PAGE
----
I am attempting to debug an application on a Motorola Droid but I am having some difficulty connecting to the device via USB. My development server is a Windows 7 64bit VM running in HyperV and so I cannot connect directly via USB in the guest or from the host. I installed a couple of different USB over TCP solutions but the connection appears to have issues since the adb monitor reports "devicemonitor failed to start monitoring" repeatedly. I was wondering if there is a way to connect directly from the client on the development machine to the daemon on the device using the network instead of the usb connection or possibly other viable options?
From Your Device, if it is Rooted
According to a post on xda-developers, you can enable ADB over WiFi from the device with the commands
And you can disable it and return ADB to listening on USB with
From a Computer, if You Have USB Access Already
It is even easier to switch to using WiFi, if you already have USB access. From a command line on the computer that has the device connected via USB, issue the commands
Be sure to replace
To tell the ADB daemon return to listening over USB
Apps to Automate the Process
There are also several apps on Google Play that automate this process, a quick search suggests adbWireless, WiFi ADB and ADB WiFi. All of these require root access, but adbWireless requires fewer permissions.
|show 4 more comments|
This is really simple.
First make sure you are rooted. Download a terminal emulator from market (there are lots that are free). Make sure that your android is connected to your WiFi and get the WiFi IP address. Open the terminal program and type:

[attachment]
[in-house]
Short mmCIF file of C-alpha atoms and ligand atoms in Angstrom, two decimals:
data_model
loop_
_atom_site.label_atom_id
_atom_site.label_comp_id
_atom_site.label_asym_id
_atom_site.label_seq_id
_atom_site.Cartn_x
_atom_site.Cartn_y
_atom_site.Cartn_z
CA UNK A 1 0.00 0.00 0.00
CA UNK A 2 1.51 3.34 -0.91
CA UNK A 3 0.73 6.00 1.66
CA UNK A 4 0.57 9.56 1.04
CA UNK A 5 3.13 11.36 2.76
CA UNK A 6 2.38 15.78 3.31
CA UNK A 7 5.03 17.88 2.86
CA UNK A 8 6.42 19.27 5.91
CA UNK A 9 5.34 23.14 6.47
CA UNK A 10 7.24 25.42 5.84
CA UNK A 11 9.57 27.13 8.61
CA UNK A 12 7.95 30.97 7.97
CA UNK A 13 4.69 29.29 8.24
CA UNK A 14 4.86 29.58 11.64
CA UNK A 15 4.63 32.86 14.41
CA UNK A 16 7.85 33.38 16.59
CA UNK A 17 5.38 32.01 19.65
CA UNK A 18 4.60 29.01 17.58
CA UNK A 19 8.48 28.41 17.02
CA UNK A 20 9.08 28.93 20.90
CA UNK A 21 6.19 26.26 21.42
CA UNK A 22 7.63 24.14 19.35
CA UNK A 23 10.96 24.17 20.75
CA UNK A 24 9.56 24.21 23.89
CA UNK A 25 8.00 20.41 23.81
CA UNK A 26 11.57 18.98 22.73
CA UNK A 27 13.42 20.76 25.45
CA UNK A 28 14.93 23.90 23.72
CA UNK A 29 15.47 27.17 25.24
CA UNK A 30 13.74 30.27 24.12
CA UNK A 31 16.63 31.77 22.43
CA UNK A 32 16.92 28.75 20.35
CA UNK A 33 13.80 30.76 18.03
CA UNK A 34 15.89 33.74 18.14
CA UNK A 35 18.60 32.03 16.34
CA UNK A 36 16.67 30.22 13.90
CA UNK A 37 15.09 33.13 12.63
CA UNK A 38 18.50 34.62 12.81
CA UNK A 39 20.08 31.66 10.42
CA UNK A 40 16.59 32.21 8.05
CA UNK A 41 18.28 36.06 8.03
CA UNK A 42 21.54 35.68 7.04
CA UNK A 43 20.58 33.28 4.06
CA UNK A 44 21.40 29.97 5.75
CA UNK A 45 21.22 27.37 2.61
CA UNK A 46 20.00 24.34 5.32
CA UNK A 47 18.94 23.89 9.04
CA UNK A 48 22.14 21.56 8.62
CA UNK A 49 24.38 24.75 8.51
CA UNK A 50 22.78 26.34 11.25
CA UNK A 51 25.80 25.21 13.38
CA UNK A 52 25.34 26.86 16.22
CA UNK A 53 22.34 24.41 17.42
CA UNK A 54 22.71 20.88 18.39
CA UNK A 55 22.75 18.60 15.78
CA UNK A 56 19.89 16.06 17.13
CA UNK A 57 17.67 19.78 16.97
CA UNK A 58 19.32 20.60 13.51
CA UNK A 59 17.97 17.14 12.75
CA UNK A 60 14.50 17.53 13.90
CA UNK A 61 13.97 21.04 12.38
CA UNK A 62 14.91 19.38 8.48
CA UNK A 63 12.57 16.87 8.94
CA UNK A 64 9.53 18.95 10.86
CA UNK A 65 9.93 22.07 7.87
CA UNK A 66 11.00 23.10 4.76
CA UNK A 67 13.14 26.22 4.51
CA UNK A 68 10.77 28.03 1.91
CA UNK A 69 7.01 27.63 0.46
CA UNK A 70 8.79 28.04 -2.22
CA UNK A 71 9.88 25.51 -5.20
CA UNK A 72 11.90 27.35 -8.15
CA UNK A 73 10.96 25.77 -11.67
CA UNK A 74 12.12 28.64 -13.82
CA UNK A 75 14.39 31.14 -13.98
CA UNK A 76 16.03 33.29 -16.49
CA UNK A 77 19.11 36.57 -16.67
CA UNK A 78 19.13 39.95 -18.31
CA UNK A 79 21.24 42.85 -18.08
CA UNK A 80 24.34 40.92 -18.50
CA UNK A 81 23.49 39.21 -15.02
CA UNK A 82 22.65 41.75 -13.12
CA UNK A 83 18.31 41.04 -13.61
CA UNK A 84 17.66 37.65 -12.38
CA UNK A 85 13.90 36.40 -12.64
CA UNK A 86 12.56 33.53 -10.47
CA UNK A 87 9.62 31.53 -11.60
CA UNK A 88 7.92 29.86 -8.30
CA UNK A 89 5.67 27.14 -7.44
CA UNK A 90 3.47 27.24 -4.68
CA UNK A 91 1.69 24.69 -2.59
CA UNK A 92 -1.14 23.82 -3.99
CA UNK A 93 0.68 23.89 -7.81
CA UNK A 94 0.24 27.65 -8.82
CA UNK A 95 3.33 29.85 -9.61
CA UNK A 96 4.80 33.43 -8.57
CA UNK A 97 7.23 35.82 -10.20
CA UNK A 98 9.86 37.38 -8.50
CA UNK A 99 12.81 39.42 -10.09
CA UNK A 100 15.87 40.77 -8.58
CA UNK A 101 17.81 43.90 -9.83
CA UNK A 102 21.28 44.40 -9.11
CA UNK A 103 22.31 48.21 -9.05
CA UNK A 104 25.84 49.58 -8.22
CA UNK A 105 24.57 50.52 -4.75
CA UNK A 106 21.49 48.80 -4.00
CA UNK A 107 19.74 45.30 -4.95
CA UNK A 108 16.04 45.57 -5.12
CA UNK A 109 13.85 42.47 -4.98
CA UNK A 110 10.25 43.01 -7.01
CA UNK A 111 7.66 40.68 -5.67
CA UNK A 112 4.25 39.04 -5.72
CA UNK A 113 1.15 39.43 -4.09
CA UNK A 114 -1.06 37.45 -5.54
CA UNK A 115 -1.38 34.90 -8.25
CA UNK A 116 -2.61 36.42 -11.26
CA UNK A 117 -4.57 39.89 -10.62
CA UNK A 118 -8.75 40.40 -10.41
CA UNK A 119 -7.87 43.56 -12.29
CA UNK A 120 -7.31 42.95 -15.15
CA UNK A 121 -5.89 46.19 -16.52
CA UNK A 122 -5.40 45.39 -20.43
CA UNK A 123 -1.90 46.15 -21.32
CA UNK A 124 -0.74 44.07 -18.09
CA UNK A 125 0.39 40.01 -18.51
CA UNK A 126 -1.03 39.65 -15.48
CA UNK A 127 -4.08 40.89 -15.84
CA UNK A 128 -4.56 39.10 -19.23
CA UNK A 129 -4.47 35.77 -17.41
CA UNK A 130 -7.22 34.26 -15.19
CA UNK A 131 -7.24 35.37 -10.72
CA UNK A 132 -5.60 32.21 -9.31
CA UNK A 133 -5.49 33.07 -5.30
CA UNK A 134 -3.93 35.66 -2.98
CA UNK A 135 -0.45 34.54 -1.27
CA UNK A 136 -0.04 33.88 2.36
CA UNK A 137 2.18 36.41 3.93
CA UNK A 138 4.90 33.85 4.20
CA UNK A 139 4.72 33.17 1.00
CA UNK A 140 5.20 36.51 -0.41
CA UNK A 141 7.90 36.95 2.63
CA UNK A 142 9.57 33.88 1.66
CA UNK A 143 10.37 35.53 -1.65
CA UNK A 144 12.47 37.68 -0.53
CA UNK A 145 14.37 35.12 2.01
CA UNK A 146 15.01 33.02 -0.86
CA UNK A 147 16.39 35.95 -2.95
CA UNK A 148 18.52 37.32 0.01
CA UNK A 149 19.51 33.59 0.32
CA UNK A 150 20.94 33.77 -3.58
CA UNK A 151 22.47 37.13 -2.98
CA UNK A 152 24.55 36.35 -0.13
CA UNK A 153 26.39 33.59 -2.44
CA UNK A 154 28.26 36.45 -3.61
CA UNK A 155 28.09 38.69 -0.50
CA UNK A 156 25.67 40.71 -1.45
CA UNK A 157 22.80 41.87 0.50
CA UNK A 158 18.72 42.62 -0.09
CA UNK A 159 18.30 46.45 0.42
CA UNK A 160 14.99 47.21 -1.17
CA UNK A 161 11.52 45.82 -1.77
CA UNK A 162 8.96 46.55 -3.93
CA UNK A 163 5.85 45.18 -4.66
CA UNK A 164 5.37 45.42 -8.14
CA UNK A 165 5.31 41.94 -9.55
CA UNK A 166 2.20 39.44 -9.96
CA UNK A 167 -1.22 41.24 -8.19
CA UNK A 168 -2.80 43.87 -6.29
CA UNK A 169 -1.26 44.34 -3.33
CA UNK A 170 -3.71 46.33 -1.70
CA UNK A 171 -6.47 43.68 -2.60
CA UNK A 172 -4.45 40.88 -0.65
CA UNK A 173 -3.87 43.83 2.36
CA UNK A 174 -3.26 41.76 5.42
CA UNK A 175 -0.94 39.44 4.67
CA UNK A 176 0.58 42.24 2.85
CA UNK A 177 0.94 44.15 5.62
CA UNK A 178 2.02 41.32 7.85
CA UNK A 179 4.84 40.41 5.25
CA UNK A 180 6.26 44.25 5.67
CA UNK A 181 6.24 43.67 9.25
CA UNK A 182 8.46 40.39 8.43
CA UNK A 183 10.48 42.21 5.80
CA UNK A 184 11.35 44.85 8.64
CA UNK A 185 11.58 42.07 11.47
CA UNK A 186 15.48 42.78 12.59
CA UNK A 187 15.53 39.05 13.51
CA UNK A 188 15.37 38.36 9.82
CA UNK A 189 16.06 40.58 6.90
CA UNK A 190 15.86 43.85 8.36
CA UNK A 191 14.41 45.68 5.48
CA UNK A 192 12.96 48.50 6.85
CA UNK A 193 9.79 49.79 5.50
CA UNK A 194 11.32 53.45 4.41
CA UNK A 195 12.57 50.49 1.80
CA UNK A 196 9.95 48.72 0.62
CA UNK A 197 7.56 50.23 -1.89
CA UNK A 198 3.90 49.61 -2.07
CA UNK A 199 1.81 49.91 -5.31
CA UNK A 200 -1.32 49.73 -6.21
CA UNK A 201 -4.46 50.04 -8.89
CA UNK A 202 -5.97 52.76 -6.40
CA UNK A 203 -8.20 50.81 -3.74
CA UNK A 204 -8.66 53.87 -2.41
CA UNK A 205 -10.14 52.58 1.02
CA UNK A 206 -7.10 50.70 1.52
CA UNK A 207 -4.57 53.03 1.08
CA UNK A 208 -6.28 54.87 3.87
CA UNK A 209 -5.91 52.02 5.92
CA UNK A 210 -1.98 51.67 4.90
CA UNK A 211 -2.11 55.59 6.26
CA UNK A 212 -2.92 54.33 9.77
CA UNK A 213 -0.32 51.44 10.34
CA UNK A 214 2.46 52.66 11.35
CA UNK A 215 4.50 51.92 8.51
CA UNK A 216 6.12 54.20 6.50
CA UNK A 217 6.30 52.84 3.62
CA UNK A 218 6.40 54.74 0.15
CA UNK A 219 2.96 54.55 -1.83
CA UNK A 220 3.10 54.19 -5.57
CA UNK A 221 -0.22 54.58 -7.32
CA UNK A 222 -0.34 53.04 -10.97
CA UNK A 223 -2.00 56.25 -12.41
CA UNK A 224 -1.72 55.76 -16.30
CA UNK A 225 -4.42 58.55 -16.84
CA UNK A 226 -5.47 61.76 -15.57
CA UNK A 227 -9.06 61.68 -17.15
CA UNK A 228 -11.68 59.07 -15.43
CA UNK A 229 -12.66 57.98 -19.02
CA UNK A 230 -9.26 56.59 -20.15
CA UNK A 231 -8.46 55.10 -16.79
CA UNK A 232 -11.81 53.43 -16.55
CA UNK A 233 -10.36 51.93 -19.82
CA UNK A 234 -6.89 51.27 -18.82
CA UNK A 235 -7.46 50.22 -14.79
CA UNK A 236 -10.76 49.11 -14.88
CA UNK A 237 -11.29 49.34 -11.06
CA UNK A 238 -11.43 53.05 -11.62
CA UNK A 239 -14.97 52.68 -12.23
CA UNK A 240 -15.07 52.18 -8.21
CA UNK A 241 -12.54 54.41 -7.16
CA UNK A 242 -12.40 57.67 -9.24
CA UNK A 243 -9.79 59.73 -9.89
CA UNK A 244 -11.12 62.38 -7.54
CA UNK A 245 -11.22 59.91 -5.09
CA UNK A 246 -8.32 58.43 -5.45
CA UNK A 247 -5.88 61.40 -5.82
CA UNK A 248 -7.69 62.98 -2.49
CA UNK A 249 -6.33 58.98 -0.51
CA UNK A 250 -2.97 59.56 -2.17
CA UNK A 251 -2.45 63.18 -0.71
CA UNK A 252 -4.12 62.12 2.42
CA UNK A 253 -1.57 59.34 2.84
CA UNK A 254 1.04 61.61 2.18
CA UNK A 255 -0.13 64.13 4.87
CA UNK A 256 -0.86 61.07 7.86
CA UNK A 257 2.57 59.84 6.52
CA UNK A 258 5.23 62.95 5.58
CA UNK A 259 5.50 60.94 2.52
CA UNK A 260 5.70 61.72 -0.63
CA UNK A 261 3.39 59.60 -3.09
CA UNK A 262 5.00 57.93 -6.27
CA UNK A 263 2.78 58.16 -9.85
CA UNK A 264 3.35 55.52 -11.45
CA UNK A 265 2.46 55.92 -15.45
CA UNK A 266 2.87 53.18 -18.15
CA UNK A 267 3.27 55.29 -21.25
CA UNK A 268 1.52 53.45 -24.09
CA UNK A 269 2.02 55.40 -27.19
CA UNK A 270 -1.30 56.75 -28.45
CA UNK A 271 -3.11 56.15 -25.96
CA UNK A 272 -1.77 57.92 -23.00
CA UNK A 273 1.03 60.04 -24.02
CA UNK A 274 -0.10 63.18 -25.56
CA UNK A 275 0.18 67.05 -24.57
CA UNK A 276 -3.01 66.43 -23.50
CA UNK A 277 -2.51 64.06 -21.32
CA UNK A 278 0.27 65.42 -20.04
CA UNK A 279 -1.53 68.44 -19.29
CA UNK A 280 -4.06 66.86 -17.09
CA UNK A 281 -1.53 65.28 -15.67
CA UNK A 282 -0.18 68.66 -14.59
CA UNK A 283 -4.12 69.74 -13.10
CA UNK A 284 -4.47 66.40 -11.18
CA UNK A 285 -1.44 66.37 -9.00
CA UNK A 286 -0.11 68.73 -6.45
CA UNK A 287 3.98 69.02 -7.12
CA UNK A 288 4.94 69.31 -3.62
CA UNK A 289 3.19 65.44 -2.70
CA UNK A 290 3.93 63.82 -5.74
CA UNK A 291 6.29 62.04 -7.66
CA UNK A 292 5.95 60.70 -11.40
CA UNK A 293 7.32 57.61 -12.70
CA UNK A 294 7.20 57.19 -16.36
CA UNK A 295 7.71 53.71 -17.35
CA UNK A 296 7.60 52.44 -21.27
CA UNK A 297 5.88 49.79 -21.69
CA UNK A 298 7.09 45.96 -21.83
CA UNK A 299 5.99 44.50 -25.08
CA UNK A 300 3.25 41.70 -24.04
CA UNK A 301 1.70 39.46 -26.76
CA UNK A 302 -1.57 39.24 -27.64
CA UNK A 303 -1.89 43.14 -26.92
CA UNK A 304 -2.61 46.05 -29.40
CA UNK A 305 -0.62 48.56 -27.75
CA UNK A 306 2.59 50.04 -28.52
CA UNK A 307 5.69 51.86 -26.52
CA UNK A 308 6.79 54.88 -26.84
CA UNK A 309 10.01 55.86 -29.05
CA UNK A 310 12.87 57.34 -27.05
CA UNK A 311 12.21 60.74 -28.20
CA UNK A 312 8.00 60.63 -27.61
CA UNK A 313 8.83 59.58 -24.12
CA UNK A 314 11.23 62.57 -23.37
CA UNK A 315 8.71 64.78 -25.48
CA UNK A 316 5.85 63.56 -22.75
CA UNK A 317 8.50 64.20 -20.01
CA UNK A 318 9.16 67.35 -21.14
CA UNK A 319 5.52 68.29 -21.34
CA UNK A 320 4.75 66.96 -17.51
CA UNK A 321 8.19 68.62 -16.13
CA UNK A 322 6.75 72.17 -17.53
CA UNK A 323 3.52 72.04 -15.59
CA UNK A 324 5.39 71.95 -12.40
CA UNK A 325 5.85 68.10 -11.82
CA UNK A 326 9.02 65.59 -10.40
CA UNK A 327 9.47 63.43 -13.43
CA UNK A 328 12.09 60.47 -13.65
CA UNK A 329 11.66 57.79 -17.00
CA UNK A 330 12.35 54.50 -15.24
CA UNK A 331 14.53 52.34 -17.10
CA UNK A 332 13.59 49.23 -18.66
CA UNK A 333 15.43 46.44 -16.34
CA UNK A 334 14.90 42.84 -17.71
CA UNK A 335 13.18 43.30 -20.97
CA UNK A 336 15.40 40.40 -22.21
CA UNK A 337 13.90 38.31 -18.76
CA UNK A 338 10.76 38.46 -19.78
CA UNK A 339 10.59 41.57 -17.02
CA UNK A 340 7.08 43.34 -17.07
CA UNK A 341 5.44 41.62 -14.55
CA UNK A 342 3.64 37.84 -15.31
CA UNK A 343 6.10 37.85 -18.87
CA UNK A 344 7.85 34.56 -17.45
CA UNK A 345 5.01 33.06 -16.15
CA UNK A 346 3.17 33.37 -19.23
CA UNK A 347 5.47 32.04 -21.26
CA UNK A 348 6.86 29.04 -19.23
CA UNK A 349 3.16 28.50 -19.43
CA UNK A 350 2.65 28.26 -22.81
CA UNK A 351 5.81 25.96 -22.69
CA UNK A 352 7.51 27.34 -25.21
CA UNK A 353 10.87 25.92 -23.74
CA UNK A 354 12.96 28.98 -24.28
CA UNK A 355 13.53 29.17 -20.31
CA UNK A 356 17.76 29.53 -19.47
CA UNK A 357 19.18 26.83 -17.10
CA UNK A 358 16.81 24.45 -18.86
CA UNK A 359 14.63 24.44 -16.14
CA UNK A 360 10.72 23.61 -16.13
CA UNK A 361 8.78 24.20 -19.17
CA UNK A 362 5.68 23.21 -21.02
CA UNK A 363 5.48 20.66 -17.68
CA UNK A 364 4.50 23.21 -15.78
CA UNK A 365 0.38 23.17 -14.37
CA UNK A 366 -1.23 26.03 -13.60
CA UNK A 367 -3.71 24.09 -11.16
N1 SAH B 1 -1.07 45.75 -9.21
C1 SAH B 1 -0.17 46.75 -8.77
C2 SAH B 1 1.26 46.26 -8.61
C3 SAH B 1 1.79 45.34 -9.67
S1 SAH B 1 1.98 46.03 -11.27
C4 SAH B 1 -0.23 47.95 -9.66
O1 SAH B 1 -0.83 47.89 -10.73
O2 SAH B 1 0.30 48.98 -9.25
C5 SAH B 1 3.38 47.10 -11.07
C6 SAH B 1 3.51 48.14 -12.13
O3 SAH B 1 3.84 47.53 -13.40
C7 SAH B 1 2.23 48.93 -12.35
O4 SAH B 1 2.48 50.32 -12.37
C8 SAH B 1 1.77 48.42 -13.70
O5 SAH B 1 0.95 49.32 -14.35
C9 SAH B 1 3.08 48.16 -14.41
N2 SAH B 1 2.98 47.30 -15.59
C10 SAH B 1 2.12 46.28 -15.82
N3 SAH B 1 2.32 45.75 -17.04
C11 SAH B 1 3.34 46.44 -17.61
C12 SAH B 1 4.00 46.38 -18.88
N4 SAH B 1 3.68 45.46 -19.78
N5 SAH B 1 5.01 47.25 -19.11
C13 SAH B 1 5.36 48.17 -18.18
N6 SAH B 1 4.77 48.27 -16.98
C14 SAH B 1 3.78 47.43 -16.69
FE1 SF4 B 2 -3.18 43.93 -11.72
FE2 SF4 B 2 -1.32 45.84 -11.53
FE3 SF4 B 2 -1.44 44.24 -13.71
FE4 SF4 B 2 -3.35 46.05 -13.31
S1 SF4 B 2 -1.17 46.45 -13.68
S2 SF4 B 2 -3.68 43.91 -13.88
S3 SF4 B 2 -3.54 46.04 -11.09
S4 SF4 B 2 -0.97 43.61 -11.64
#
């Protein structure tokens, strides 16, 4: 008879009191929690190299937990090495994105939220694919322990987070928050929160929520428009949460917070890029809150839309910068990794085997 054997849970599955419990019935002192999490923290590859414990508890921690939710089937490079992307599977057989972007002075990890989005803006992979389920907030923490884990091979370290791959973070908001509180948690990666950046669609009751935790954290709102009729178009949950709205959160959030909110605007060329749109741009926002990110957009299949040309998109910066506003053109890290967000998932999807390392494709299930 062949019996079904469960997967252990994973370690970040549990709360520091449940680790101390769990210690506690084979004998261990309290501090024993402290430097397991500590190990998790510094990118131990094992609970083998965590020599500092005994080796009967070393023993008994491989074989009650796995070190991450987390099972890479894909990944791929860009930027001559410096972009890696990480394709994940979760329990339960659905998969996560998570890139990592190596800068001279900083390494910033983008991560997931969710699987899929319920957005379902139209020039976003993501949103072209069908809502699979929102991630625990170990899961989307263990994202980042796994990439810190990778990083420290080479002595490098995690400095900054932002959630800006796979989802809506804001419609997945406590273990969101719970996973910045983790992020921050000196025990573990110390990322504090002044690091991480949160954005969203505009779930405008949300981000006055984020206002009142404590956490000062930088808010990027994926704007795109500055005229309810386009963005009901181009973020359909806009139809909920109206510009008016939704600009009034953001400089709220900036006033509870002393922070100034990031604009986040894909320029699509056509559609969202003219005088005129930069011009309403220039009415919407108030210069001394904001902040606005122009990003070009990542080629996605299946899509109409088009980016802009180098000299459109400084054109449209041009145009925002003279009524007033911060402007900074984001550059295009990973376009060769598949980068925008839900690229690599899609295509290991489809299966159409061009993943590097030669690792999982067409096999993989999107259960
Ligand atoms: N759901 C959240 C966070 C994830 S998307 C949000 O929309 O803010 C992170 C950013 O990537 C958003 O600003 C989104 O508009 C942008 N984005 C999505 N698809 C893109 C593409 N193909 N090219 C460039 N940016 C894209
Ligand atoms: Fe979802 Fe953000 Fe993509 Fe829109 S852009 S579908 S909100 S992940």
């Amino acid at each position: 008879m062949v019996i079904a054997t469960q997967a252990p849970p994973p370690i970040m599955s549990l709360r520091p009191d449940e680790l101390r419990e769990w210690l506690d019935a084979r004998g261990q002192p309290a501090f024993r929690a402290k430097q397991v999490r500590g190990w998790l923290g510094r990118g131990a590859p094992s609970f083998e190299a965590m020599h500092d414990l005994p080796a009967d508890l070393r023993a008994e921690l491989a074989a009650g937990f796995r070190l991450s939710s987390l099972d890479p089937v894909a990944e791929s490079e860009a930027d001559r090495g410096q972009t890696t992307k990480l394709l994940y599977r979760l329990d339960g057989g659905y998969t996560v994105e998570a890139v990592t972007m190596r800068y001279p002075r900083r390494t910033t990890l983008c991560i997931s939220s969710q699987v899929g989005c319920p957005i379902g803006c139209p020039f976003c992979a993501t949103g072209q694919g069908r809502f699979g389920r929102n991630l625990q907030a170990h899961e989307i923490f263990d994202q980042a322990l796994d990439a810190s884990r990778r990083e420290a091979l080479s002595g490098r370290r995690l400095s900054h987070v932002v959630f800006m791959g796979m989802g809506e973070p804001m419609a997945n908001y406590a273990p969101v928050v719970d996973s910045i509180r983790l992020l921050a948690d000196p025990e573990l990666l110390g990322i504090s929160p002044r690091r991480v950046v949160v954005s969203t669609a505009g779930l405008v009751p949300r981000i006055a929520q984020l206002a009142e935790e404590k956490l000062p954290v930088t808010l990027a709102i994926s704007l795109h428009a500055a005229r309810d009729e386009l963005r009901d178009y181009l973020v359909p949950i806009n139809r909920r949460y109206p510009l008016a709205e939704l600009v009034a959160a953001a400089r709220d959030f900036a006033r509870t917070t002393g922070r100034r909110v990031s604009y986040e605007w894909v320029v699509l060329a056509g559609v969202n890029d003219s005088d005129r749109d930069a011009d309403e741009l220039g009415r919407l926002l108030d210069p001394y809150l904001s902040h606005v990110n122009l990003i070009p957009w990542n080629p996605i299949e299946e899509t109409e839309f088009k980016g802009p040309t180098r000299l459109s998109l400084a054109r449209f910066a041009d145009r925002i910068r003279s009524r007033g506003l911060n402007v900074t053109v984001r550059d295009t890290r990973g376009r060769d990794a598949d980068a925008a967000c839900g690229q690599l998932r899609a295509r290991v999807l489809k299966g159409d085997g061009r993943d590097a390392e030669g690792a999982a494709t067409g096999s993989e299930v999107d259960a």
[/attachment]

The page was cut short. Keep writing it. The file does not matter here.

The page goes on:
Now go to your computer (assuming that you are using windows) create a shortcut on the desktop for "cmd.exe" (without the quotations).
Right click on the cmd shortcut and choose "Run as Administrator"
Change to your android-sdk-windows\tools folder
adb should now say that you are connected. Note: if you are too fast to give the connect command it may fail. so try at least 2 times 5 seconds apart before you say this doesn't work.
I know this is old, but I wanted to add my 2 cents--
I needed to get both USB and TCPIP working for adb (don't ask) so I did the following (using directions others have posted from xda-developers)
As Brian said:
It works.You just need to access the android shell and type those commands...
One other (easier) solution is on the Market: adbWireless, it will automatically set your phone.
Root is required! for both...
Thats a command line option by the way.
You should try connecting the phone to your wifi, and then get its IP from your router, its not going to work on the cell network
The port is 5554
You can also use ssh local port forwarding. But it still involves a usb cable. Connect your phone using USB to a computer (host) with an sshd running. On a remote(guest) pc start an ssh client capable of portforwarding/tunneling. example: plink -L 5037:localhost:5037
I use this construction to connect my device to a virtual machine. Eltima usb to ethernet wasn't stable enough (timeouts during debug)
SSH tunneling works for free and more reliable.
I do not know how to connect the device without any USB connection at all, but if you manage to connect it maybe at another computer you can switch the adbd to TCP mode by issuing
from a terminal and connect to your device over wifi from any PC on the network by:
Maybe it is also possible to switch to TCP mode from a terminal on the device.
Weird, but this only works for me if I have the USB cable connected, then I can unplug the usb and go for it with everything else adb.
and the same when returning to usb,